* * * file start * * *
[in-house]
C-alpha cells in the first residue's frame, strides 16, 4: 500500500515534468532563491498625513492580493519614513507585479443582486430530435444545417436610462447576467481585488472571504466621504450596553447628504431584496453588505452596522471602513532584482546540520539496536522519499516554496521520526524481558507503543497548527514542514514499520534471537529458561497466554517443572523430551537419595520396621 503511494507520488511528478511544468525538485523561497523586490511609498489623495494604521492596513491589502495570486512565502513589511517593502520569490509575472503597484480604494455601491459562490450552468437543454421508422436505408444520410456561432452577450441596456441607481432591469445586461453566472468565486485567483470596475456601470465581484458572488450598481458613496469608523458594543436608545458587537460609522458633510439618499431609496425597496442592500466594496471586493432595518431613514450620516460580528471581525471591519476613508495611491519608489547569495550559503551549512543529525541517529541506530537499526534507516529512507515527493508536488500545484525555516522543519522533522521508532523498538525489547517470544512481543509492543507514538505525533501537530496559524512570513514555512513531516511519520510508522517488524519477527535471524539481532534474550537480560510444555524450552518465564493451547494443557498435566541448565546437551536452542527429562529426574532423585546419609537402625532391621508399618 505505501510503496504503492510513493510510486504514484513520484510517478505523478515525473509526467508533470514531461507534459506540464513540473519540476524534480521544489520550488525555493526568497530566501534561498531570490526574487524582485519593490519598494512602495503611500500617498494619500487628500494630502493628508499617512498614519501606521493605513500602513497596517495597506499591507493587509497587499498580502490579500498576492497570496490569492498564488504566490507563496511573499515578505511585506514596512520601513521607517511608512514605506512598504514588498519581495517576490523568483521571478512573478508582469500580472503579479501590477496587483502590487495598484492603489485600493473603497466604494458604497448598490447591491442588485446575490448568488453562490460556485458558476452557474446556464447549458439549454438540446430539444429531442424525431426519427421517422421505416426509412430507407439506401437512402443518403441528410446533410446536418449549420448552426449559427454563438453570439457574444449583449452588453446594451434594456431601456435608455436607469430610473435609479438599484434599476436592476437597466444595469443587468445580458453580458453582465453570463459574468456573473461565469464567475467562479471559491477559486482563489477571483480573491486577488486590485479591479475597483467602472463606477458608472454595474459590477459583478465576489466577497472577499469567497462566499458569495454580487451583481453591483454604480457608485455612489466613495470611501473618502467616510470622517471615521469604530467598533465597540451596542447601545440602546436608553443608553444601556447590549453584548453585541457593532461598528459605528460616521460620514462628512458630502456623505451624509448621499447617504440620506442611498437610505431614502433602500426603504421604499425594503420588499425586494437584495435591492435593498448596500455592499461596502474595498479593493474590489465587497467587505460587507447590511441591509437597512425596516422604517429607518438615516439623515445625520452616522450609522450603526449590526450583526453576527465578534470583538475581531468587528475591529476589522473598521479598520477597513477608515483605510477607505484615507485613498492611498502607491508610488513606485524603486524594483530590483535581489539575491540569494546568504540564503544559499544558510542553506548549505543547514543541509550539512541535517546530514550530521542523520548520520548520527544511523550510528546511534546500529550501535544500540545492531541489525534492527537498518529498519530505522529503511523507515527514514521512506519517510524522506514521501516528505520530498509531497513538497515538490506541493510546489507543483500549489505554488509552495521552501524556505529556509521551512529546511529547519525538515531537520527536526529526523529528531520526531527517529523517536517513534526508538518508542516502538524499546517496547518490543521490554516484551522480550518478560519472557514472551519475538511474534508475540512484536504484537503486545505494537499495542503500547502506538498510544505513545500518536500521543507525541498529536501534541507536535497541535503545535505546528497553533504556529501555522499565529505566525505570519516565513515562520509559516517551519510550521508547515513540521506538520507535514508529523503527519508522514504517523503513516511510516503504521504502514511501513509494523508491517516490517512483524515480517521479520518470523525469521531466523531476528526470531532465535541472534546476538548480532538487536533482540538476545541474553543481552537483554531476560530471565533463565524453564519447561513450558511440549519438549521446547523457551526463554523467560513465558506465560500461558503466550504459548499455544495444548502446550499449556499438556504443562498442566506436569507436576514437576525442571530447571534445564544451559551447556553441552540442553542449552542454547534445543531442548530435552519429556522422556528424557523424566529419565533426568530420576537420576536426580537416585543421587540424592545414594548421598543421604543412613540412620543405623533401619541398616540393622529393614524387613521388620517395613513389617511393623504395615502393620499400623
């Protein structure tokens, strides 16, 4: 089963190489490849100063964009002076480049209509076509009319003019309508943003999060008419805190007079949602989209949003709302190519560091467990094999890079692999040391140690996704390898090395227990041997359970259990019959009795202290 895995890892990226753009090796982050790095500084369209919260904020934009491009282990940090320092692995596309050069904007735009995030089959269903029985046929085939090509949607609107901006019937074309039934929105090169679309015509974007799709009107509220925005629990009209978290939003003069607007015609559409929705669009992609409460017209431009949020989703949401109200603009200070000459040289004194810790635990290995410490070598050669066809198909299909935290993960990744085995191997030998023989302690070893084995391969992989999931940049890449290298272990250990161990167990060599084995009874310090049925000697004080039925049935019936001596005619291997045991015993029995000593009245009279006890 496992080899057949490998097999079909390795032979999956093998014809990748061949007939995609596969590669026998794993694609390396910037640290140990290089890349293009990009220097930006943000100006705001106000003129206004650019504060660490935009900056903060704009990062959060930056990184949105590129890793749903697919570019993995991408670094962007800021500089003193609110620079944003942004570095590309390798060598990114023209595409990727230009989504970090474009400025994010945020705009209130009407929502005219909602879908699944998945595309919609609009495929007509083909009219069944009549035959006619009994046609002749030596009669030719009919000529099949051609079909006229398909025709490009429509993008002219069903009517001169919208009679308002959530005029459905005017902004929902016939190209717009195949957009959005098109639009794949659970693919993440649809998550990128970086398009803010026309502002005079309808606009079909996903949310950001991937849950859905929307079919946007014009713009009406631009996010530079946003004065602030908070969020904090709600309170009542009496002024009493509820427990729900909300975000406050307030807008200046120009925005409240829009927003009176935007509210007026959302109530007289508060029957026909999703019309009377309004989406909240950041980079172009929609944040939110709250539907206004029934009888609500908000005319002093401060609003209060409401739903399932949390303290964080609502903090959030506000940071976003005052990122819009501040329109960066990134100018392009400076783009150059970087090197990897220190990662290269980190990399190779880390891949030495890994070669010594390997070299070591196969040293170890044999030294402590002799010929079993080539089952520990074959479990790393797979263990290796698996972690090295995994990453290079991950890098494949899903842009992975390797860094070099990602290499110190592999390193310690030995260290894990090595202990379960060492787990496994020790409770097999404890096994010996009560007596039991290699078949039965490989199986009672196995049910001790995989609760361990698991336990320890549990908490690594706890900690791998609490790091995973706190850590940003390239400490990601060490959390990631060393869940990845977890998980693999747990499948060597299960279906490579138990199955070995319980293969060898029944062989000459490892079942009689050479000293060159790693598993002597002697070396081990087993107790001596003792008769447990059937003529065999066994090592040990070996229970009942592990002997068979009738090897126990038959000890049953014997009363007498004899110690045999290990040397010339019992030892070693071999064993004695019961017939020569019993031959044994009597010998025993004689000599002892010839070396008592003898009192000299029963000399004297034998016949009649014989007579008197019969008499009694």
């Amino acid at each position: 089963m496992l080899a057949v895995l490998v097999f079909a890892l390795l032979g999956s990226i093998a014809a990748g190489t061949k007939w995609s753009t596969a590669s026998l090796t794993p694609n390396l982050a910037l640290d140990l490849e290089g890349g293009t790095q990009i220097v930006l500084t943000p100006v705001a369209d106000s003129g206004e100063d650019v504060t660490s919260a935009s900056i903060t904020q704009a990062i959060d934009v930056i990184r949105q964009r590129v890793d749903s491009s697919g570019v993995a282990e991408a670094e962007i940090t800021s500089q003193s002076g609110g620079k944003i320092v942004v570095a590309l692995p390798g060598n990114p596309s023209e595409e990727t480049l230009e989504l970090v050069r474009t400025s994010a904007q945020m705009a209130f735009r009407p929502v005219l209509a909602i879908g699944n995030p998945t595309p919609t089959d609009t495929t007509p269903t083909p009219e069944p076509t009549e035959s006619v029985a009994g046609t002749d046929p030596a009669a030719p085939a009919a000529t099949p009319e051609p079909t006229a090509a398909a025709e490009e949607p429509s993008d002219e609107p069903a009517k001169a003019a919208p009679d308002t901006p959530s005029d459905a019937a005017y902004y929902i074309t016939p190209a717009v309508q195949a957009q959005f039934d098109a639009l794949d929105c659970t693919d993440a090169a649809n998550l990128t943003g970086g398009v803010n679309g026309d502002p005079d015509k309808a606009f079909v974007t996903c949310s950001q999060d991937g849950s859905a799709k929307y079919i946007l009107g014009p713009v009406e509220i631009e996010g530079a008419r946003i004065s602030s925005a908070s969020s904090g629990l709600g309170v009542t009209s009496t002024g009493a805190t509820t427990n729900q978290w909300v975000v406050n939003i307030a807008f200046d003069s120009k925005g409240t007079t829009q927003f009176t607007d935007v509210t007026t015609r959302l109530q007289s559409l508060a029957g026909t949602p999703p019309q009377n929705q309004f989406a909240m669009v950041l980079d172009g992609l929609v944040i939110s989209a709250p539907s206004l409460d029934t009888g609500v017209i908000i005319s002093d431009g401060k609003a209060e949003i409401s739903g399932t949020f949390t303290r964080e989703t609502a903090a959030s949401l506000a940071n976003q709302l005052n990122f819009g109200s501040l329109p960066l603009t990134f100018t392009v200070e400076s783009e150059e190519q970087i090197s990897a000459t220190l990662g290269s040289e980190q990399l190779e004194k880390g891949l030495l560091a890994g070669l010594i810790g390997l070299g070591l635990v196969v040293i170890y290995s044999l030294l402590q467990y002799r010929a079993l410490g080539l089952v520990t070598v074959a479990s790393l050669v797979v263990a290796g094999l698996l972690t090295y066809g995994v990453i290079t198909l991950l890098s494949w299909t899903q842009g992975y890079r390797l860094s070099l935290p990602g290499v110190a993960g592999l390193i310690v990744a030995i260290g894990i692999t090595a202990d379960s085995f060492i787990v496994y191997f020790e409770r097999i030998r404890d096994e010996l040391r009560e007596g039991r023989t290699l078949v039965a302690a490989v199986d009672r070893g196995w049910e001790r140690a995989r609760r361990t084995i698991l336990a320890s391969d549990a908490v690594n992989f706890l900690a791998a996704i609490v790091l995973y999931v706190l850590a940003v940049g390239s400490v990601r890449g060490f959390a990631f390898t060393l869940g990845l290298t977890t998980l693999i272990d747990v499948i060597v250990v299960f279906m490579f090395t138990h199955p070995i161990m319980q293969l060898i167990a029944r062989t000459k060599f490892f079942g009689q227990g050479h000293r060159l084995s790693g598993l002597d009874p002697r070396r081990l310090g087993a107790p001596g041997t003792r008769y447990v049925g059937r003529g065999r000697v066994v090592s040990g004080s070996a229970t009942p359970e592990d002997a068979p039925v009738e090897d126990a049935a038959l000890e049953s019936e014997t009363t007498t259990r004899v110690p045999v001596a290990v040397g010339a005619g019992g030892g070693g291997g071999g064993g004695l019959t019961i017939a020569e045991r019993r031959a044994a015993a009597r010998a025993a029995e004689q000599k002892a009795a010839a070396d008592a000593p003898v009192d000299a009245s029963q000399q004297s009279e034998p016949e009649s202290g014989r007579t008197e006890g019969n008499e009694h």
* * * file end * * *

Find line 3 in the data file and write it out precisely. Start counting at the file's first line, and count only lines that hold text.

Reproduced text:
């Protein structure tokens, strides 16, 4: 089963190489490849100063964009002076480049209509076509009319003019309508943003999060008419805190007079949602989209949003709302190519560091467990094999890079692999040391140690996704390898090395227990041997359970259990019959009795202290 895995890892990226753009090796982050790095500084369209919260904020934009491009282990940090320092692995596309050069904007735009995030089959269903029985046929085939090509949607609107901006019937074309039934929105090169679309015509974007799709009107509220925005629990009209978290939003003069607007015609559409929705669009992609409460017209431009949020989703949401109200603009200070000459040289004194810790635990290995410490070598050669066809198909299909935290993960990744085995191997030998023989302690070893084995391969992989999931940049890449290298272990250990161990167990060599084995009874310090049925000697004080039925049935019936001596005619291997045991015993029995000593009245009279006890 496992080899057949490998097999079909390795032979999956093998014809990748061949007939995609596969590669026998794993694609390396910037640290140990290089890349293009990009220097930006943000100006705001106000003129206004650019504060660490935009900056903060704009990062959060930056990184949105590129890793749903697919570019993995991408670094962007800021500089003193609110620079944003942004570095590309390798060598990114023209595409990727230009989504970090474009400025994010945020705009209130009407929502005219909602879908699944998945595309919609609009495929007509083909009219069944009549035959006619009994046609002749030596009669030719009919000529099949051609079909006229398909025709490009429509993008002219069903009517001169919208009679308002959530005029459905005017902004929902016939190209717009195949957009959005098109639009794949659970693919993440649809998550990128970086398009803010026309502002005079309808606009079909996903949310950001991937849950859905929307079919946007014009713009009406631009996010530079946003004065602030908070969020904090709600309170009542009496002024009493509820427990729900909300975000406050307030807008200046120009925005409240829009927003009176935007509210007026959302109530007289508060029957026909999703019309009377309004989406909240950041980079172009929609944040939110709250539907206004029934009888609500908000005319002093401060609003209060409401739903399932949390303290964080609502903090959030506000940071976003005052990122819009501040329109960066990134100018392009400076783009150059970087090197990897220190990662290269980190990399190779880390891949030495890994070669010594390997070299070591196969040293170890044999030294402590002799010929079993080539089952520990074959479990790393797979263990290796698996972690090295995994990453290079991950890098494949899903842009992975390797860094070099990602290499110190592999390193310690030995260290894990090595202990379960060492787990496994020790409770097999404890096994010996009560007596039991290699078949039965490989199986009672196995049910001790995989609760361990698991336990320890549990908490690594706890900690791998609490790091995973706190850590940003390239400490990601060490959390990631060393869940990845977890998980693999747990499948060597299960279906490579138990199955070995319980293969060898029944062989000459490892079942009689050479000293060159790693598993002597002697070396081990087993107790001596003792008769447990059937003529065999066994090592040990070996229970009942592990002997068979009738090897126990038959000890049953014997009363007498004899110690045999290990040397010339019992030892070693071999064993004695019961017939020569019993031959044994009597010998025993004689000599002892010839070396008592003898009192000299029963000399004297034998016949009649014989007579008197019969008499009694």